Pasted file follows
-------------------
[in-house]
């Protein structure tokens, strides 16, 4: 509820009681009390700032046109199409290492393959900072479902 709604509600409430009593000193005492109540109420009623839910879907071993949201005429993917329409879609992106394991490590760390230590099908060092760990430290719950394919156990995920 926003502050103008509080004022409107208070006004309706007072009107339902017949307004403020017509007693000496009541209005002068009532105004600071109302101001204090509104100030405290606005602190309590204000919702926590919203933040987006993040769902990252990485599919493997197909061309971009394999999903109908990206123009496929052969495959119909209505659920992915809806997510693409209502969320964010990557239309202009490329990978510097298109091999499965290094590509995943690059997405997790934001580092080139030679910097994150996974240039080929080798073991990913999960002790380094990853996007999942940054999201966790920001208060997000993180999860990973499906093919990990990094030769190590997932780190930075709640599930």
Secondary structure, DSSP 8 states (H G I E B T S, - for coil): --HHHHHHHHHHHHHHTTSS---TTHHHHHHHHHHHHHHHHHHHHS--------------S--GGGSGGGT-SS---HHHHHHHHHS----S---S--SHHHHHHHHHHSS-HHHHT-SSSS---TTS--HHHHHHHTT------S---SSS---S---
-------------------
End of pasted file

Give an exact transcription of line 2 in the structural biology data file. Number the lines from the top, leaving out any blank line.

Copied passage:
């Protein structure tokens, strides 16, 4: 509820009681009390700032046109199409290492393959900072479902 709604509600409430009593000193005492109540109420009623839910879907071993949201005429993917329409879609992106394991490590760390230590099908060092760990430290719950394919156990995920 926003502050103008509080004022409107208070006004309706007072009107339902017949307004403020017509007693000496009541209005002068009532105004600071109302101001204090509104100030405290606005602190309590204000919702926590919203933040987006993040769902990252990485599919493997197909061309971009394999999903109908990206123009496929052969495959119909209505659920992915809806997510693409209502969320964010990557239309202009490329990978510097298109091999499965290094590509995943690059997405997790934001580092080139030679910097994150996974240039080929080798073991990913999960002790380094990853996007999942940054999201966790920001208060997000993180999860990973499906093919990990990094030769190590997932780190930075709640599930």